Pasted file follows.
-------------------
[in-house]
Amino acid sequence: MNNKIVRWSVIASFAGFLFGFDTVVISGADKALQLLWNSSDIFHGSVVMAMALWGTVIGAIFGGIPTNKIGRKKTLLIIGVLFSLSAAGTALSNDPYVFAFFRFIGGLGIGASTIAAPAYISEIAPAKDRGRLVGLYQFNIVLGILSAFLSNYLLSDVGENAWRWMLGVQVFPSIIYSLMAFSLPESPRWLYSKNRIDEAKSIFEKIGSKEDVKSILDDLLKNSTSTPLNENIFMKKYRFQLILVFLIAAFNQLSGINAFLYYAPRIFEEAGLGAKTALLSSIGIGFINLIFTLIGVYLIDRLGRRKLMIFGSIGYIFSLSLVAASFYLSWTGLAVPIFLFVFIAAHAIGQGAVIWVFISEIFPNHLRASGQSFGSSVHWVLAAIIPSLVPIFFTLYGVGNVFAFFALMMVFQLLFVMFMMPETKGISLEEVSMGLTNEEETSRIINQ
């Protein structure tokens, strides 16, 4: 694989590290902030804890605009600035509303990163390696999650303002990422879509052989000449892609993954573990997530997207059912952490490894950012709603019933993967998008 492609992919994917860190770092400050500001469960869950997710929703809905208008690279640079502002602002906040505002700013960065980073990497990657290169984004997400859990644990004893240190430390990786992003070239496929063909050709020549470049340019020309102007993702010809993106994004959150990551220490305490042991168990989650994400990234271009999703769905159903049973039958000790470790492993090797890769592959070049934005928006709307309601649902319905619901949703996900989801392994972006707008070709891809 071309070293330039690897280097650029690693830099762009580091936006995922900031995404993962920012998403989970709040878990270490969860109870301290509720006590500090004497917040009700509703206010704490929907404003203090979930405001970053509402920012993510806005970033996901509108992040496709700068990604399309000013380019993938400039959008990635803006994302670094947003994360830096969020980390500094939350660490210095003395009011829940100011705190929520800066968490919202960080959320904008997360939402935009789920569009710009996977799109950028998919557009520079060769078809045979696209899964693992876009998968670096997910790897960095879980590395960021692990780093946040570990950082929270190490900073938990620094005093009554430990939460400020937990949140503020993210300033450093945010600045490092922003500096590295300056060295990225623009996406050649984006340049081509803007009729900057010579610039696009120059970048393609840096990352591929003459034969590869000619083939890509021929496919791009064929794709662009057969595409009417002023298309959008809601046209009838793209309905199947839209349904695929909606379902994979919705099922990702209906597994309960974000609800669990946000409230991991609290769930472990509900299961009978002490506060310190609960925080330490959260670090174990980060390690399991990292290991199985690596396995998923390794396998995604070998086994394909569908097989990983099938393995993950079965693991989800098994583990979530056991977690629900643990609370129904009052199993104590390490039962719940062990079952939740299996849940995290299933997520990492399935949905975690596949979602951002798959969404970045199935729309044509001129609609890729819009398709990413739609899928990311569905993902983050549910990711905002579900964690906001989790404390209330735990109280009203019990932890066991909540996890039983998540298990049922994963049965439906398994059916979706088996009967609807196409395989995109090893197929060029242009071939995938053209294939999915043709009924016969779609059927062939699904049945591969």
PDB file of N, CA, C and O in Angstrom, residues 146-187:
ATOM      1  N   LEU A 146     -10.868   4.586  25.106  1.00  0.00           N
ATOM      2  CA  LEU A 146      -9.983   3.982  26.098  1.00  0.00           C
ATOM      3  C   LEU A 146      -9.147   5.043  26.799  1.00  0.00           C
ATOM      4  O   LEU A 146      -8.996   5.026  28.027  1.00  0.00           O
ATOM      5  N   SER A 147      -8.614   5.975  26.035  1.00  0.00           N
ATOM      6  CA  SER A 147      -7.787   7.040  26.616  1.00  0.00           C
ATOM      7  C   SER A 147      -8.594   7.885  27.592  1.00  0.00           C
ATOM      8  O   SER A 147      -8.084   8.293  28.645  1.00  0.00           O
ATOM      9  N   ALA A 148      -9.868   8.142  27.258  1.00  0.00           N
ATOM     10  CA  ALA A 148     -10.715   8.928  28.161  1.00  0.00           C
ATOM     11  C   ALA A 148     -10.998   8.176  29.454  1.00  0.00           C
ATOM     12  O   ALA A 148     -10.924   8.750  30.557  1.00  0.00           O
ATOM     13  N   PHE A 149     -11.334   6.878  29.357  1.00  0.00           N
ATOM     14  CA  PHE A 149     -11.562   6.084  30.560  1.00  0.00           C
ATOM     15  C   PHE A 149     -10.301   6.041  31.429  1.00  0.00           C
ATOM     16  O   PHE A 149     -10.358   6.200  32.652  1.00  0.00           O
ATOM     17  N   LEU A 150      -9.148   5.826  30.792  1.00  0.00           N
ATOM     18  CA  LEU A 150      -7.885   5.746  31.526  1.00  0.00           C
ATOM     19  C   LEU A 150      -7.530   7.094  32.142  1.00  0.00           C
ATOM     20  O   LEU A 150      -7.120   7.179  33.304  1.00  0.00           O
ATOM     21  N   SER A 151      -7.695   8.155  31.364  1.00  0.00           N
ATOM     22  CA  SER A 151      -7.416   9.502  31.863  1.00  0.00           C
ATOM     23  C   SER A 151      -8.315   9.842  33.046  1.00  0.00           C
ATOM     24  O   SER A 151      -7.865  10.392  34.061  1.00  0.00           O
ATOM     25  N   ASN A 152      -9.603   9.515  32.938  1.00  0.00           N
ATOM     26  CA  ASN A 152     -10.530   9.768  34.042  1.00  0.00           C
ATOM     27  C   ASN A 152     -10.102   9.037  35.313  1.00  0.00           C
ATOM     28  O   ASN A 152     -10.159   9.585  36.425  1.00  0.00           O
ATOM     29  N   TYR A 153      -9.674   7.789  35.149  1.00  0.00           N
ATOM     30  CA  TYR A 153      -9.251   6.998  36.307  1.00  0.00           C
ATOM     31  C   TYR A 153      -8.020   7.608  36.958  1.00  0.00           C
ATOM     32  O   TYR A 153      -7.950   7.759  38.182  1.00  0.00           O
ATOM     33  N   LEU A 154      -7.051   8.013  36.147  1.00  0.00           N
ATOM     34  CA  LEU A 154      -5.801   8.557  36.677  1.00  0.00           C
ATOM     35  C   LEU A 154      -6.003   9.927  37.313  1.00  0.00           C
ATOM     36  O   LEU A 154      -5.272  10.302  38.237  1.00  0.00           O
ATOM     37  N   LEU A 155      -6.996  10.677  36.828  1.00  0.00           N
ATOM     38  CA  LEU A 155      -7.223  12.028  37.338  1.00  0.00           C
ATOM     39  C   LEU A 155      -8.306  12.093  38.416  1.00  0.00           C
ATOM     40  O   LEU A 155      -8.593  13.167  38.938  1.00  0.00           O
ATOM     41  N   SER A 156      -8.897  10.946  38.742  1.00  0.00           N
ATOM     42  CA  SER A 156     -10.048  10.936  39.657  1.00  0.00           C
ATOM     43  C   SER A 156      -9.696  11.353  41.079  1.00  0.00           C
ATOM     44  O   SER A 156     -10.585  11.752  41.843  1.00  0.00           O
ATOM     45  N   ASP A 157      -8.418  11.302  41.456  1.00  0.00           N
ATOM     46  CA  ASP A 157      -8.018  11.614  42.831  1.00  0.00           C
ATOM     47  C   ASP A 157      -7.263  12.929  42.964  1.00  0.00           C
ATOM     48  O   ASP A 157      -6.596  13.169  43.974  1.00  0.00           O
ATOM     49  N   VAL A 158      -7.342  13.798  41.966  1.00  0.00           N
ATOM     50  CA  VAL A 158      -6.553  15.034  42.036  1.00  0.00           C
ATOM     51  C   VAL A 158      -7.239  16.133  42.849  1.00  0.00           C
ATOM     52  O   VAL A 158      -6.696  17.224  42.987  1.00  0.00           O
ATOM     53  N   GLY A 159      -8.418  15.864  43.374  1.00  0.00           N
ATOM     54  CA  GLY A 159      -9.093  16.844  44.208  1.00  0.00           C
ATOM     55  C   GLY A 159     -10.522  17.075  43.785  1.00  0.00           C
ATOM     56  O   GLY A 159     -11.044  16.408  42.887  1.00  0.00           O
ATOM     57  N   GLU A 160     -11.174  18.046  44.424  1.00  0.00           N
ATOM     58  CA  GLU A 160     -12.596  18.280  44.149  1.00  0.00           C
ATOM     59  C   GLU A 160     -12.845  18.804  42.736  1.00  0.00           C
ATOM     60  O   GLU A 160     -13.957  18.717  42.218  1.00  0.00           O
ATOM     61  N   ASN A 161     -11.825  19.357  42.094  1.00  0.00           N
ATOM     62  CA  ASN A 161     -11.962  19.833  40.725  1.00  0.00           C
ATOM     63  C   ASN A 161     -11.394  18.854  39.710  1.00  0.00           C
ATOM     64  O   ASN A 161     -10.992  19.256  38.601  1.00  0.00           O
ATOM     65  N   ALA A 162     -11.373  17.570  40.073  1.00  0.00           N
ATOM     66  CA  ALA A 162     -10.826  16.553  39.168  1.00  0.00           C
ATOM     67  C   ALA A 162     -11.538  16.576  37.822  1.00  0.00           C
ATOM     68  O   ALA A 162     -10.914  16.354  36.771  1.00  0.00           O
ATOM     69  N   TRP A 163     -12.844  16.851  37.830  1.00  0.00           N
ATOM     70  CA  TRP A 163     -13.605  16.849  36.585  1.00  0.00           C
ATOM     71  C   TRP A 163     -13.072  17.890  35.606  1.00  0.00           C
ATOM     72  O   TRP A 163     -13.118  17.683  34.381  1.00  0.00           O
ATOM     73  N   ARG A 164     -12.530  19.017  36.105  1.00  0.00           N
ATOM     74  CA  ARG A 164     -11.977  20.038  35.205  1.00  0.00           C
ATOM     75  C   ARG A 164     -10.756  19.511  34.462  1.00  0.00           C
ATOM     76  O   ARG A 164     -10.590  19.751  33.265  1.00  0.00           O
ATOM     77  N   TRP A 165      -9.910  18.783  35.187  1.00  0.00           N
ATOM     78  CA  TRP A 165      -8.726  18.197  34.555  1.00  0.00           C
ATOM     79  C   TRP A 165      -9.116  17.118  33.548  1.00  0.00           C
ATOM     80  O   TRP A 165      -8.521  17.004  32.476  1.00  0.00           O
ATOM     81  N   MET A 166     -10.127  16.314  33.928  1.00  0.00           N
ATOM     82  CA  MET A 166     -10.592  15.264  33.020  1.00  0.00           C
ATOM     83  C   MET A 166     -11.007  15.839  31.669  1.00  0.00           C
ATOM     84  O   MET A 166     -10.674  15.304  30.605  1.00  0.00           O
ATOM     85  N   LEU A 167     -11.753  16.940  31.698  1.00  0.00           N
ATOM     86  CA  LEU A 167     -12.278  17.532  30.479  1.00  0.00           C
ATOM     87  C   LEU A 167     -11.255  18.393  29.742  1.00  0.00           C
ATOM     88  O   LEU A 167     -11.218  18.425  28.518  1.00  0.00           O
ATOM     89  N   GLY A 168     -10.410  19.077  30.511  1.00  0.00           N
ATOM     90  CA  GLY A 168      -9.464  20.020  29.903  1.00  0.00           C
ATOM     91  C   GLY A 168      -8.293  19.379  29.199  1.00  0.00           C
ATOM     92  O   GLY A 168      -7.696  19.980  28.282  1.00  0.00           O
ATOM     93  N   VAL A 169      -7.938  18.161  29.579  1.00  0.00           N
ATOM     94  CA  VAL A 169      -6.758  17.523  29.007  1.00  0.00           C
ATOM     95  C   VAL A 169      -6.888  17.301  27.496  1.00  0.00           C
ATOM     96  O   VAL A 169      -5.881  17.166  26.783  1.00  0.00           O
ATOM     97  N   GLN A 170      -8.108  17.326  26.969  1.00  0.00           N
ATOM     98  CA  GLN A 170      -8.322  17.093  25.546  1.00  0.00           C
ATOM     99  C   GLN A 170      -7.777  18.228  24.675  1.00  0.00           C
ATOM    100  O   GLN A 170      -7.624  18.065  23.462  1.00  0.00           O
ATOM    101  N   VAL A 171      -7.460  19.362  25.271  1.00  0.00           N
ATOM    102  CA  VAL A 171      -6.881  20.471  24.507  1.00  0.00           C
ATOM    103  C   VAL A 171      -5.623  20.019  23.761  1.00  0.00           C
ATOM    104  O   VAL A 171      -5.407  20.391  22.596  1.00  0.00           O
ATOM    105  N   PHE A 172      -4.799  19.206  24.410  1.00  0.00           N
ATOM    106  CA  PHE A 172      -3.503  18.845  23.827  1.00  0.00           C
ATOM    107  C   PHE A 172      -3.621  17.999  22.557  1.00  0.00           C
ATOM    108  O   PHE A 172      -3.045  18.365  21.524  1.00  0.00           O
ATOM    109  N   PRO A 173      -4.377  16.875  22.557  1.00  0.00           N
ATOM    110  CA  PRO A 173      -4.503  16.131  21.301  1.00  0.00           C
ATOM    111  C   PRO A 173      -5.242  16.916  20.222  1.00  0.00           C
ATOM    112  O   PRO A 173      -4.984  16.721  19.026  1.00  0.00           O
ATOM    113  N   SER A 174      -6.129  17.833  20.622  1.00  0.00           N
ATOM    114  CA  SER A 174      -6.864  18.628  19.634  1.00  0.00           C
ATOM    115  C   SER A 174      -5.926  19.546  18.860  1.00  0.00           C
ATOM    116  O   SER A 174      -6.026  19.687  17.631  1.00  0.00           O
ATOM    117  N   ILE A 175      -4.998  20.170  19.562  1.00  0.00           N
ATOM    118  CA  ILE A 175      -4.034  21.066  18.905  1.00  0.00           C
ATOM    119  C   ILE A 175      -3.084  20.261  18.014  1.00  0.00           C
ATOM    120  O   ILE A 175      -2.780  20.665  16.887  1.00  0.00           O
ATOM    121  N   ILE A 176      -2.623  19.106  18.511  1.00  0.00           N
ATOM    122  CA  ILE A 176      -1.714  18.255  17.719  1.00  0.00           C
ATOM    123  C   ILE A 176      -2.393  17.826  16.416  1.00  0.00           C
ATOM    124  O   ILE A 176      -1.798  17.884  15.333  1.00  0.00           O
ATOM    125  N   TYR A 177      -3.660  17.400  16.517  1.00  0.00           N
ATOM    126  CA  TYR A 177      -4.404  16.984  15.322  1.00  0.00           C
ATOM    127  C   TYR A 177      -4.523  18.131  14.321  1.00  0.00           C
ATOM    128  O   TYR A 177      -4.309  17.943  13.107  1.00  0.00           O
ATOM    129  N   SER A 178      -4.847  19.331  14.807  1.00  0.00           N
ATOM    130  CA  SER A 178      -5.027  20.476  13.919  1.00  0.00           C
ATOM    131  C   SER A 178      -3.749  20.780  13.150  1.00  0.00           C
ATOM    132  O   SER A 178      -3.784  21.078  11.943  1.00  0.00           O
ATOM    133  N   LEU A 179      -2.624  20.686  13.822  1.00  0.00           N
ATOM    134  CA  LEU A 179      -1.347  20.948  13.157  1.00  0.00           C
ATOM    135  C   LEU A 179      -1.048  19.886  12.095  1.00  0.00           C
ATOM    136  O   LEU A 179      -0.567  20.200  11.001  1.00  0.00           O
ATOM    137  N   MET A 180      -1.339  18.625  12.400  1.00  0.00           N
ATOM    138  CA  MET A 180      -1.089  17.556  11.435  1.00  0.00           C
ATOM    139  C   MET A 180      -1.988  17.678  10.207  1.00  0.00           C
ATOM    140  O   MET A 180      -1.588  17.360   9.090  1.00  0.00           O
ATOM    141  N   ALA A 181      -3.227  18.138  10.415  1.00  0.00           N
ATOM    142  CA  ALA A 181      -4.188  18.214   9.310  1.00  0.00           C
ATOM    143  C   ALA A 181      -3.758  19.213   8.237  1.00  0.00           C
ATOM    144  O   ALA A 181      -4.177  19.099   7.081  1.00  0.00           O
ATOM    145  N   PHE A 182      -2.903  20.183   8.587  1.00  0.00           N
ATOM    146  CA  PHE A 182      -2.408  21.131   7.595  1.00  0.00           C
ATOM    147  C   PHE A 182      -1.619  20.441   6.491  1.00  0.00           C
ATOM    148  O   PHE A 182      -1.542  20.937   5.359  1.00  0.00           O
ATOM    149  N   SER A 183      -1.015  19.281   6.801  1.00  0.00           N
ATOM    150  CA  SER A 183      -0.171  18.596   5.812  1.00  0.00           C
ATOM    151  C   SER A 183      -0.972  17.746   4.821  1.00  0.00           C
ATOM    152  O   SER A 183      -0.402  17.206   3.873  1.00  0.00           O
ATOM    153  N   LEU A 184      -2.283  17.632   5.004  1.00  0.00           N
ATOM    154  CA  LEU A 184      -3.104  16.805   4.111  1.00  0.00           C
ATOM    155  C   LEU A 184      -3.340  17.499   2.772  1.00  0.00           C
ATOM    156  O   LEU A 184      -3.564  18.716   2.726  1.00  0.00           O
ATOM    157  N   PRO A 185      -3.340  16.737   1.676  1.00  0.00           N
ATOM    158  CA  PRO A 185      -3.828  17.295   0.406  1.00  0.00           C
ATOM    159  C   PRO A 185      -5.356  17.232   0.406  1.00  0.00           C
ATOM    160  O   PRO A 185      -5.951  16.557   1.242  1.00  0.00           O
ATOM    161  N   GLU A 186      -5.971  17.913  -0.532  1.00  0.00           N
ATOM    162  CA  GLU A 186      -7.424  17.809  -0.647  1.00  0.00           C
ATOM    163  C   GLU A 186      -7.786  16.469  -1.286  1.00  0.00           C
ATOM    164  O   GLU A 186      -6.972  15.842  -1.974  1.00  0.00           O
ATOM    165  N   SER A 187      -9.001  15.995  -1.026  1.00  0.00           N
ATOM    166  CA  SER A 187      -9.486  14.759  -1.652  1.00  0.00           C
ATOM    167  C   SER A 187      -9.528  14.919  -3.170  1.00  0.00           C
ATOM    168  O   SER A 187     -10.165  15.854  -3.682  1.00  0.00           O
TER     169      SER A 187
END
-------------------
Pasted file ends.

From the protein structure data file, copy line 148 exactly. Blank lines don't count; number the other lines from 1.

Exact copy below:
ATOM    144  O   ALA A 181      -4.177  19.099   7.081  1.00  0.00           O